Web-page summarization using clickthrough data BIBAFull-Text 194-201
  Jian-Tao Sun; Dou Shen; Hua-Jun Zeng; Qiang Yang; Yuchang Lu; Zheng Chen
Most previous Web-page summarization methods treat a Web page as plain text. However, such methods fail to uncover the full knowledge associated with a Web page needed in building a high-quality summary, because many of these methods do not consider the hidden relationships in the Web. Uncovering the hidden knowledge is important in building good Web-page summarizers. In this paper, we extract the extra knowledge from the clickthrough data of a Web search engine to improve Web-page summarization. Wefirst analyze the feasibility in utilizing the clickthrough data to enhance Web-page summarization and then propose two adapted summarization methods that take advantage of the relationships discovered from the clickthrough data. For those pages that are not covered by the clickthrough data, we design a thematic lexicon approach to generate implicit knowledge for them. Our methods are evaluated on a dataset consisting of manually annotated pages as well as a large dataset that is crawled from the Open Directory Project website. The experimental results indicate that significant improvements can be achieved through our proposed summarizer as compared to the summarizers that do not use the clickthrough data.
Topic themes for multi-document summarization BIBAFull-Text 202-209
  Sanda Harabagiu; Finley Lacatusu
The problem of using topic representations for multi-document summarization (MDS) has received considerable attention recently. In this paper, we describe five different topic representations and introduce a novel representation of topics based on topic themes. We present eight different methods of generating MDS and evaluate each of these methods on a large set of topics used in past DUC workshops. Our evaluation results show a significant improvement in the quality of summaries based on topic themes over MDS methods that use other alternative topic representations.
Do summaries help? BIBAFull-Text 210-217
  Kathleen McKeown; Rebecca J. Passonneau; David K. Elson; Ani Nenkova; Julia Hirschberg
We describe a task-based evaluation to determine whether multi-document summaries measurably improve user performance when using online news browsing systems for directed research. We evaluated the multi-document summaries generated by Newsblaster, a robust news browsing system that clusters online news articles and summarizes multiple articles on each event. Four groups of subjects were asked to perform the same time-restricted fact-gathering tasks, reading news under different conditions: no summaries at all, single sentence summaries drawn from one of the articles, Newsblaster multi-document summaries, and human summaries. Our results show that, in comparison to source documents only, the quality of reports assembled using Newsblaster summaries was significantly better and user satisfaction was higher with both Newsblaster and human summaries.


The future of media, blogs and innovation: new IR challenges? BIBAFull-Text 218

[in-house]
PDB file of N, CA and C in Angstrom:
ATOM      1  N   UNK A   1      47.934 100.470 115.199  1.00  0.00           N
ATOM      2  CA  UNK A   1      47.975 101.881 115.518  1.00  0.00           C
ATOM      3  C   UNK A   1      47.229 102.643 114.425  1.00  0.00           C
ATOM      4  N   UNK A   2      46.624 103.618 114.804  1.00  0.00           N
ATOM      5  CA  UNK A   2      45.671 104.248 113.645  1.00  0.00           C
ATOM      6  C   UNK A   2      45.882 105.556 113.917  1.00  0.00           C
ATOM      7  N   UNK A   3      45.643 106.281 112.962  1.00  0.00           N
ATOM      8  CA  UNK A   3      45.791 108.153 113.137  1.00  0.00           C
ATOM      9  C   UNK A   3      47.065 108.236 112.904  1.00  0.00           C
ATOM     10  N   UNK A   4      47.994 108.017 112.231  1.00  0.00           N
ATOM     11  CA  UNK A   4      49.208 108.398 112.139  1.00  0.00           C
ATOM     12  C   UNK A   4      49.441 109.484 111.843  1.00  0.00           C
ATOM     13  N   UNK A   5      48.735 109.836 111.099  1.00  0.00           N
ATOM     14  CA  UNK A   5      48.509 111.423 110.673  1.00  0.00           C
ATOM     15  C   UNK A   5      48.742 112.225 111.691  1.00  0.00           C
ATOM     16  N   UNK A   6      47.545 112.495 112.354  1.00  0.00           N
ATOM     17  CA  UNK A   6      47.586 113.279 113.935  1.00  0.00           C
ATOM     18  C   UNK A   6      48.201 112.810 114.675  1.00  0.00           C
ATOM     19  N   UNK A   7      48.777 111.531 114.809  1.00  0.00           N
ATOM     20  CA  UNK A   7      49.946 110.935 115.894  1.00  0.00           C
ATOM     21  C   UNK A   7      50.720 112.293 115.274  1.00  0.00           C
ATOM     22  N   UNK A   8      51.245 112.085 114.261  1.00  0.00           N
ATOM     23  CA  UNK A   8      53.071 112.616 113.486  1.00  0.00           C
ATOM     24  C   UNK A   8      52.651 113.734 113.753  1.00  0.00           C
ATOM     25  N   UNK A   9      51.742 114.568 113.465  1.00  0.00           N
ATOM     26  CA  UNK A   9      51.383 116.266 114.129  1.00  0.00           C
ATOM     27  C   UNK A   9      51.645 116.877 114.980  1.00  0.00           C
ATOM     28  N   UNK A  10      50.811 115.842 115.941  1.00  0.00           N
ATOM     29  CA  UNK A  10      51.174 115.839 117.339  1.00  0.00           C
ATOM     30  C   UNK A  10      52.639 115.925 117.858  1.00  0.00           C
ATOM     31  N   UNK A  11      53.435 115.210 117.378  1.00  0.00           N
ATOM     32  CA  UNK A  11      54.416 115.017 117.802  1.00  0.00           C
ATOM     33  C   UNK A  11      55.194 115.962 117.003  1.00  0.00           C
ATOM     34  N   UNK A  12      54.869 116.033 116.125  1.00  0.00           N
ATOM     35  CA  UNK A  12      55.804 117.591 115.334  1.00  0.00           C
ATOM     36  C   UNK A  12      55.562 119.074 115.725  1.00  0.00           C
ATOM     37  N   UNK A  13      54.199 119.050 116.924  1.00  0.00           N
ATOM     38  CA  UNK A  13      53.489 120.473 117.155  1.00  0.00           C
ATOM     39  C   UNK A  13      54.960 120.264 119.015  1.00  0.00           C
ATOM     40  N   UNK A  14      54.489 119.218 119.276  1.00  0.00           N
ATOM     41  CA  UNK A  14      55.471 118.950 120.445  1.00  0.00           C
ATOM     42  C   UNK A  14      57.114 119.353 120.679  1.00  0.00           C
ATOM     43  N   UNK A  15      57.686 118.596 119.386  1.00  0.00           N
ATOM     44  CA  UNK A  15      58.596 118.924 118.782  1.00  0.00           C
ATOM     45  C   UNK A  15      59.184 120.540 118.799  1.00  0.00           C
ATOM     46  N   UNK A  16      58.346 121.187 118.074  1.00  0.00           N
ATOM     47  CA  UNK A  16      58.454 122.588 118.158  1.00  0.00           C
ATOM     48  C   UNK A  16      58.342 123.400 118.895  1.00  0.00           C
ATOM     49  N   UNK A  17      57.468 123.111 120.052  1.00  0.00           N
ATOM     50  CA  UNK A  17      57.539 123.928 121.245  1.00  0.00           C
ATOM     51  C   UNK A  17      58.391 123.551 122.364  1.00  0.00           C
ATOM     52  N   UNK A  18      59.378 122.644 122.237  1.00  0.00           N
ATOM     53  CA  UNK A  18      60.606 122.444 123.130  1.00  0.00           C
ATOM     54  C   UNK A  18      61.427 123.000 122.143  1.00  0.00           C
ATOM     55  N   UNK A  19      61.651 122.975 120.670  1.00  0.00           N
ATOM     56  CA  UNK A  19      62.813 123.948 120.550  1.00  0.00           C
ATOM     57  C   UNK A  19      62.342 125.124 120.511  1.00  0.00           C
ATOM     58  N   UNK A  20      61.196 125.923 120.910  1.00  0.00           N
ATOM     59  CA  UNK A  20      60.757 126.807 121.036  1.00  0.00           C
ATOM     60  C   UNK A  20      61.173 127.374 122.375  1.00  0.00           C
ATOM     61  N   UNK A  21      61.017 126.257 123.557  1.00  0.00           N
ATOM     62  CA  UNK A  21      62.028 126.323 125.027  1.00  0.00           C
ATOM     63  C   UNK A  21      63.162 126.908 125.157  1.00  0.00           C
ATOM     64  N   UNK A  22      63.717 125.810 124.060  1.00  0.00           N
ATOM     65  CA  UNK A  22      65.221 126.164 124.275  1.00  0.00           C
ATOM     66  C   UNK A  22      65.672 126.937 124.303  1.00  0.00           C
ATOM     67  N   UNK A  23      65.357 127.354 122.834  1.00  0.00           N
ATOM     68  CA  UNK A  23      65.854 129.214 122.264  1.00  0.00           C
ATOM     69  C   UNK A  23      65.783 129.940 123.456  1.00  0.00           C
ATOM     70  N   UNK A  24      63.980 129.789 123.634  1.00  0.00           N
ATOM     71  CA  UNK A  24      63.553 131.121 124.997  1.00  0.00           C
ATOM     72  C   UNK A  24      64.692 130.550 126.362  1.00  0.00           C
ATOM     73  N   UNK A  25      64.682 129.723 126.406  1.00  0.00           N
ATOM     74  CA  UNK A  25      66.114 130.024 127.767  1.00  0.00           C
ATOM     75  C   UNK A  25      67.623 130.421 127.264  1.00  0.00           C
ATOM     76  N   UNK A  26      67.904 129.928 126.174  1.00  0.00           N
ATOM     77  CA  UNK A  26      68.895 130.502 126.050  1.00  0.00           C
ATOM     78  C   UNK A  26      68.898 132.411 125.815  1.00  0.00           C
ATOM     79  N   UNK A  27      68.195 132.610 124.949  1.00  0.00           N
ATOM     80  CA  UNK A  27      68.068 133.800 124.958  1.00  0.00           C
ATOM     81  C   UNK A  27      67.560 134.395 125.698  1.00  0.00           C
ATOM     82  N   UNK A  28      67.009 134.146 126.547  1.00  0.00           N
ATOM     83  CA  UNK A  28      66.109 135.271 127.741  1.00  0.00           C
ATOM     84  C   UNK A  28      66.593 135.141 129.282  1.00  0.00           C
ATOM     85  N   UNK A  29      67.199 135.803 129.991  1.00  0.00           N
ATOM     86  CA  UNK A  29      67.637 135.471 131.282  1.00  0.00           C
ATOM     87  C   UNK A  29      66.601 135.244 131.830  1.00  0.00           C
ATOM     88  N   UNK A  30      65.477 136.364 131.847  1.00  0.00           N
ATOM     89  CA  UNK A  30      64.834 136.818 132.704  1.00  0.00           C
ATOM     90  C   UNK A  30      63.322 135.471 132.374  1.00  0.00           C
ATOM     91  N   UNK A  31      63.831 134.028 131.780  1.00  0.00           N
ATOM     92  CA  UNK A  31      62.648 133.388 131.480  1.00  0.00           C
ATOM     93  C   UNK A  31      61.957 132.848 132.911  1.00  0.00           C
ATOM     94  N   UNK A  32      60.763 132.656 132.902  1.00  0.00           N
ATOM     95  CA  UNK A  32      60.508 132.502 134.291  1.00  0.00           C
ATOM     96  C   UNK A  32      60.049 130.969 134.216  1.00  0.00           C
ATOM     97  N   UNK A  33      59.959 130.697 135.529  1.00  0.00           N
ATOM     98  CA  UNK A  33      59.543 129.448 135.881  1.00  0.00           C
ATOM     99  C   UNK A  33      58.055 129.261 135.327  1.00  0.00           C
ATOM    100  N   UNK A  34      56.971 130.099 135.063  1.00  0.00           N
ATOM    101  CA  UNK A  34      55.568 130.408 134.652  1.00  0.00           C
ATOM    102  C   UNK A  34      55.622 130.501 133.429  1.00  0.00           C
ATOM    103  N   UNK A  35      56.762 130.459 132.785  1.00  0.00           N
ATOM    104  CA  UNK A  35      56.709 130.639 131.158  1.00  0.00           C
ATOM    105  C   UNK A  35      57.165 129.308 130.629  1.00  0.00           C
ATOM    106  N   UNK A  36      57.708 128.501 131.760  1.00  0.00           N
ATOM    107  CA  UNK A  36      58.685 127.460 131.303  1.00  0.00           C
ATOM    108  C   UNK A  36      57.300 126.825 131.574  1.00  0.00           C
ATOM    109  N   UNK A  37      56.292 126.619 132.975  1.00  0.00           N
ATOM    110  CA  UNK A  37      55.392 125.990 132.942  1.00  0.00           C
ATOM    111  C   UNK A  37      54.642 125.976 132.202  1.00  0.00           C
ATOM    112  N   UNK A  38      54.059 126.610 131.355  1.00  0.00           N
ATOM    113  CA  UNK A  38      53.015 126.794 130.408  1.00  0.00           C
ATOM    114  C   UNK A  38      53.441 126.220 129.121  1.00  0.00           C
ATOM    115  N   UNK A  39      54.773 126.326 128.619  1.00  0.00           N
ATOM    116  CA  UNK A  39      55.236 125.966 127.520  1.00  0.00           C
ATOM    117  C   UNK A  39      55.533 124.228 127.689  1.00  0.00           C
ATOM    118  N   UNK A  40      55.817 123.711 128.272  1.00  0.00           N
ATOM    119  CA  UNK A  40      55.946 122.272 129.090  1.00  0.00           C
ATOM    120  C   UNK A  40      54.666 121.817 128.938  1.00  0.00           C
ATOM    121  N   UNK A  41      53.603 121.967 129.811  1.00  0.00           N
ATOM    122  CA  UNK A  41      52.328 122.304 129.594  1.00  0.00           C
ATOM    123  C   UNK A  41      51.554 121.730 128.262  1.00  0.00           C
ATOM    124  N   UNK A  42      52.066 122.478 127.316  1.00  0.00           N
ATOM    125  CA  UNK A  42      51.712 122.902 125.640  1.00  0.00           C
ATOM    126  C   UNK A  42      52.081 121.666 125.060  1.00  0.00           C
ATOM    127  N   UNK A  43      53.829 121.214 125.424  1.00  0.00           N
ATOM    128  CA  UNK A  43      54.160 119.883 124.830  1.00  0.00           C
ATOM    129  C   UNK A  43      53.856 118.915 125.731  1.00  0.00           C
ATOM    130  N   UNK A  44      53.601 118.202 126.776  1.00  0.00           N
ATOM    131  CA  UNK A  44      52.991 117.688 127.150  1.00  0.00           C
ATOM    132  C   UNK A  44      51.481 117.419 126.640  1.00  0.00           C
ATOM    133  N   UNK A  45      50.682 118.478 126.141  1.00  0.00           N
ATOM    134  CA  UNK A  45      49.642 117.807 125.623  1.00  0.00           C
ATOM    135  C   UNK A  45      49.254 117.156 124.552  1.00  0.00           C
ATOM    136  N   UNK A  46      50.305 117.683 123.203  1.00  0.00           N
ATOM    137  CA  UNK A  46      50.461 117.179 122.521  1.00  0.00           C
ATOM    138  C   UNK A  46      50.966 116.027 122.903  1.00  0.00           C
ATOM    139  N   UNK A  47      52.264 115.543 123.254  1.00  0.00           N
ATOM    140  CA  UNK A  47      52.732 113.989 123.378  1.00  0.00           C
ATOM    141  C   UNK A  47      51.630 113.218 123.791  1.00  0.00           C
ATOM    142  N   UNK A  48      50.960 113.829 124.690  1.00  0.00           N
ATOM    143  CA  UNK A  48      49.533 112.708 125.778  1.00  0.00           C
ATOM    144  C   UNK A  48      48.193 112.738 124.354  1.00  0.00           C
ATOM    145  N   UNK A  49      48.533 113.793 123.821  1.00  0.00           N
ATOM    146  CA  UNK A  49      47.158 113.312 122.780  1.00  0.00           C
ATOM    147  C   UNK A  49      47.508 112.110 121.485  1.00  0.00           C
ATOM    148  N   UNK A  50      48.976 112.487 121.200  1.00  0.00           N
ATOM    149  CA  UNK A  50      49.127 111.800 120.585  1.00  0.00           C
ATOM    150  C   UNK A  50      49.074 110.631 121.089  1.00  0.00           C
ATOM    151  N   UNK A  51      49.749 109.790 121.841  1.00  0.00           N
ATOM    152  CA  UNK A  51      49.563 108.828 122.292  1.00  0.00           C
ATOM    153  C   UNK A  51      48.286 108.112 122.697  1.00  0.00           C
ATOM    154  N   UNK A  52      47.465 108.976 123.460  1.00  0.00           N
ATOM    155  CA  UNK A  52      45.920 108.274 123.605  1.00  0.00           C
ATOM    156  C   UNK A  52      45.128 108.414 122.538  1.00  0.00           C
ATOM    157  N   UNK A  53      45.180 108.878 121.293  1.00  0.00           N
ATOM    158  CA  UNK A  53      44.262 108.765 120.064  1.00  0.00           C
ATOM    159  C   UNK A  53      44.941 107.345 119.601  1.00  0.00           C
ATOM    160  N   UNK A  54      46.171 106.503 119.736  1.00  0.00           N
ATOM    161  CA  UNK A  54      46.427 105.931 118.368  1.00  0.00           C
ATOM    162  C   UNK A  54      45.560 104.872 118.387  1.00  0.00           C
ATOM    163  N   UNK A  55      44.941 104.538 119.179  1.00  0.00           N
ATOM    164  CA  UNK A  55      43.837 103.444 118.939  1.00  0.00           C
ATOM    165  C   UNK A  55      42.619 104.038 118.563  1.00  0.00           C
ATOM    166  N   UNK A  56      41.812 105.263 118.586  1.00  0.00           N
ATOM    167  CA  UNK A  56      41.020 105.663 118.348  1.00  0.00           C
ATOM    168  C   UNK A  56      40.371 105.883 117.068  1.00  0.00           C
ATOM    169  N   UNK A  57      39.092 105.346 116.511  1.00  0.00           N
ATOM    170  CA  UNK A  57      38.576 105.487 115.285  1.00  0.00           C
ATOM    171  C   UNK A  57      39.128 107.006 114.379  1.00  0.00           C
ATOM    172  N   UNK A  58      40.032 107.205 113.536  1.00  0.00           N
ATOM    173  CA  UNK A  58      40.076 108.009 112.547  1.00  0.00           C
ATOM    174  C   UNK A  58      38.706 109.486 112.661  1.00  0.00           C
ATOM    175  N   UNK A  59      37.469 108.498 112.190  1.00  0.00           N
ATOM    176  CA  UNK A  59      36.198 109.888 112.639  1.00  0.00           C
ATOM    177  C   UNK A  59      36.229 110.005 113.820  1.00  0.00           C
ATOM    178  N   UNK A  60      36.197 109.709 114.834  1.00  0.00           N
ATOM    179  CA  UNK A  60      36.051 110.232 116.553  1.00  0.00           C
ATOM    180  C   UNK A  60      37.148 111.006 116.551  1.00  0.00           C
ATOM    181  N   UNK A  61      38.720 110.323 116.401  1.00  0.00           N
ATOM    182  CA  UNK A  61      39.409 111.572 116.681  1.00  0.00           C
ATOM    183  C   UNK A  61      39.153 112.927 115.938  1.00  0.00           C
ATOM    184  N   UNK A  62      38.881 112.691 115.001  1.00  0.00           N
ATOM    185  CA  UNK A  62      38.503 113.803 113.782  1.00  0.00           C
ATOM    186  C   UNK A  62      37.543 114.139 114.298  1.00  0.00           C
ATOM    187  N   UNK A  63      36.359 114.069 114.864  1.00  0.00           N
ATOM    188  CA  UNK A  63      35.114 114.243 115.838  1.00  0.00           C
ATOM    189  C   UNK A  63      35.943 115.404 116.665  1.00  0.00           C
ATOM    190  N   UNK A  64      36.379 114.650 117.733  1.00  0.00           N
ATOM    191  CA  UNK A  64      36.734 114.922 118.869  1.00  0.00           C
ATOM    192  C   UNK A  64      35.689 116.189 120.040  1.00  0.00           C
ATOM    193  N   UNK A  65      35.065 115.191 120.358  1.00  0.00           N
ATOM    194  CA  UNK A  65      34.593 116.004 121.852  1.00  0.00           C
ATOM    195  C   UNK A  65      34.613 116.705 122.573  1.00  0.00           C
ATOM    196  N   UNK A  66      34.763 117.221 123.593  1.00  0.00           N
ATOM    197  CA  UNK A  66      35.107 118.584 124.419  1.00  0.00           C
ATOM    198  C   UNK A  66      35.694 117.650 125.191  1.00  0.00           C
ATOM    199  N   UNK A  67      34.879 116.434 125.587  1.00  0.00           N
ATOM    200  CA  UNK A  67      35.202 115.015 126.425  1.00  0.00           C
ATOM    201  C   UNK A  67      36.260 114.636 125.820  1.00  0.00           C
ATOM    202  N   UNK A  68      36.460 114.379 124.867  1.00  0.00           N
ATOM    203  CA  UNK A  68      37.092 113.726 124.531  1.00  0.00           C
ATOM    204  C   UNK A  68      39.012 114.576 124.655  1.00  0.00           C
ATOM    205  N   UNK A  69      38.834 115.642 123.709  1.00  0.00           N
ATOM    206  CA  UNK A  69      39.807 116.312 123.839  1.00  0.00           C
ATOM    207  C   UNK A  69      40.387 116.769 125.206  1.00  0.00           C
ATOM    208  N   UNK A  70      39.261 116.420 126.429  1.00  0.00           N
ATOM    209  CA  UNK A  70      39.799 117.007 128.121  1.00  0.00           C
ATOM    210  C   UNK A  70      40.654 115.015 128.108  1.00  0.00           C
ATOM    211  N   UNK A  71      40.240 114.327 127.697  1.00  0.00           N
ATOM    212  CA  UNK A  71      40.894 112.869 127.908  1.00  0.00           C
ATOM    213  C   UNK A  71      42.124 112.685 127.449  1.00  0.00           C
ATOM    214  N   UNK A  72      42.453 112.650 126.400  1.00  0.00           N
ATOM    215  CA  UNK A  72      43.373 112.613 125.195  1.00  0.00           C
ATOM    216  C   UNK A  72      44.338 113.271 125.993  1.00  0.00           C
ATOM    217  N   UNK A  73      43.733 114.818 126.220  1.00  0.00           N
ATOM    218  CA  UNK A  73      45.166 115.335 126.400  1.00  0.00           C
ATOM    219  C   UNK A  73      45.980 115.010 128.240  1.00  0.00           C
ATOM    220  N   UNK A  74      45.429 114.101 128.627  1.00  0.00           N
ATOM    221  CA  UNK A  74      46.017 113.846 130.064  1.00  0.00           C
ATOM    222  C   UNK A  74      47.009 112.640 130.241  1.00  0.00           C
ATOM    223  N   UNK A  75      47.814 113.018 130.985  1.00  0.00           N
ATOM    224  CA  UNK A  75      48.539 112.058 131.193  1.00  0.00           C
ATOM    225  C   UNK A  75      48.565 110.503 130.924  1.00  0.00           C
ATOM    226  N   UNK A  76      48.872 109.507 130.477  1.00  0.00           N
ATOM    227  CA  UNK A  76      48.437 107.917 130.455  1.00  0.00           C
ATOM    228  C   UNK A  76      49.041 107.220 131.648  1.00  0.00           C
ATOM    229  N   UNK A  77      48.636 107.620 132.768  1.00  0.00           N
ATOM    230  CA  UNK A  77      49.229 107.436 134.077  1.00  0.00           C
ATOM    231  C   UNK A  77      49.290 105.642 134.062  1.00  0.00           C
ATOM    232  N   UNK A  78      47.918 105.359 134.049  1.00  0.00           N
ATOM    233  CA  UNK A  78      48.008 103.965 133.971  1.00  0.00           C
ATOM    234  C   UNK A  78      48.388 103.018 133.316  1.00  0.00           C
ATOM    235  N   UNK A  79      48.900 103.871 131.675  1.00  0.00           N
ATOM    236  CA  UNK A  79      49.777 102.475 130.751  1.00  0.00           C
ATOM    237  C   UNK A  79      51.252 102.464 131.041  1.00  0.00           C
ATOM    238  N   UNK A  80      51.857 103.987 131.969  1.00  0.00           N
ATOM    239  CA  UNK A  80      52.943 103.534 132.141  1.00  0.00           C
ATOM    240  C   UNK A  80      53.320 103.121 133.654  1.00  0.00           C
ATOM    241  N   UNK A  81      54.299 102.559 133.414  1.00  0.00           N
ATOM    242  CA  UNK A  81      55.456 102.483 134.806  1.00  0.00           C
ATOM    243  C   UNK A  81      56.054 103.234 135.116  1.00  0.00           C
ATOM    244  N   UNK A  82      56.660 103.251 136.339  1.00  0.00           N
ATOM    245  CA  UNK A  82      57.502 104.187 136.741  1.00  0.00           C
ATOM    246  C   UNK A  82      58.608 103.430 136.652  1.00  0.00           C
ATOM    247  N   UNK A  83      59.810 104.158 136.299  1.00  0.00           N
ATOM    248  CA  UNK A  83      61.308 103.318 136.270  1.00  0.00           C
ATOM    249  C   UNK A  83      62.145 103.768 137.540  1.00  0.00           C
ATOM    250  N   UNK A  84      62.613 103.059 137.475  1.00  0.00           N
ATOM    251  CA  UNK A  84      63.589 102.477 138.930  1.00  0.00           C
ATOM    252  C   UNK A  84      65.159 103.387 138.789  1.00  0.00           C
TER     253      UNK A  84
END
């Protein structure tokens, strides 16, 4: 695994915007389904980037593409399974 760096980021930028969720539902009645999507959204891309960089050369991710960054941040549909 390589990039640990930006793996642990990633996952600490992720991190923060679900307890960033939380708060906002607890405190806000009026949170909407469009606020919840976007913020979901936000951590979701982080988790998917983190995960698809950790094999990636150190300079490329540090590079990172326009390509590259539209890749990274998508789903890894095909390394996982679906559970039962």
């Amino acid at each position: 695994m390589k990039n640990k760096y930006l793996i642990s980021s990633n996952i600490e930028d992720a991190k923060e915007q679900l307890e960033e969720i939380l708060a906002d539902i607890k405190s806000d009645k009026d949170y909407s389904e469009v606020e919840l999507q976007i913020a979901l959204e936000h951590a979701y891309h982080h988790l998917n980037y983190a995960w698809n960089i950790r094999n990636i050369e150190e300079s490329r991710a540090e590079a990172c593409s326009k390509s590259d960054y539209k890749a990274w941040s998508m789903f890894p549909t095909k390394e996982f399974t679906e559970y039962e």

Fernando Flores
An axiom of every good investor is not to buy shares when the goodness of them is already into newspapers. Before, the information was circulating in some form, for example from mouth-to-mouth, closed circles, or newsletters. Nowadays the news can also occur in blogs that point to public or private communities that discuss topics that traditional media do not carry or even hide. Nowadays, standard communication media are trapped in a Cartesian or Platonic correspondence assumption. They want to tell us how things really are, how they have occurred, and how they will happen, disregarding a concrete world of problems where opportunities and threats live in real time for people. Searching and exploring the world of blogs can create an acceleration of innovation and a dissolution of the previous status quo. Here, the search unit is not a word, but actions, worries, opportunities, threats, etc. That is, people living and pursuing shared goals with others. Which new searching tools can help to find trends, innovations and ideas taking consciousness in the context described above? Can IR help to end with this illusion of pseudo-objectivity and manipulation of passive individuals.


Optimization strategies for complex queries BIBAFull-Text 219-225
  Trevor Strohman; Howard Turtle; W. Bruce Croft
Previous research into the efficiency of text retrieval systems has dealt primarily with methods that consider inverted lists in sequence; these methods are known as term-at-a-time methods. However, the literature for optimizing document-at-a-time systems remains sparse.
   We present an improvement to the max_score optimization, which is the most efficient known document-at-a-time scoring method. Like max_score, our technique, called term bounded max_score, is guaranteed to return exactly the same scores and documents as an unoptimized evaluation, which is particularly useful for query model research. We simulated our technique to explore the problem space, then implemented it in Indri, our large scale language modeling search engine. Tests with the GOV2 corpus on title queries show our method to be 23% faster than max_score alone, and 61% faster than our document-at-a-time baseline. Our optimized query times are competitive with conventional term-at-a-time systems on this year's TREC Terabyte task.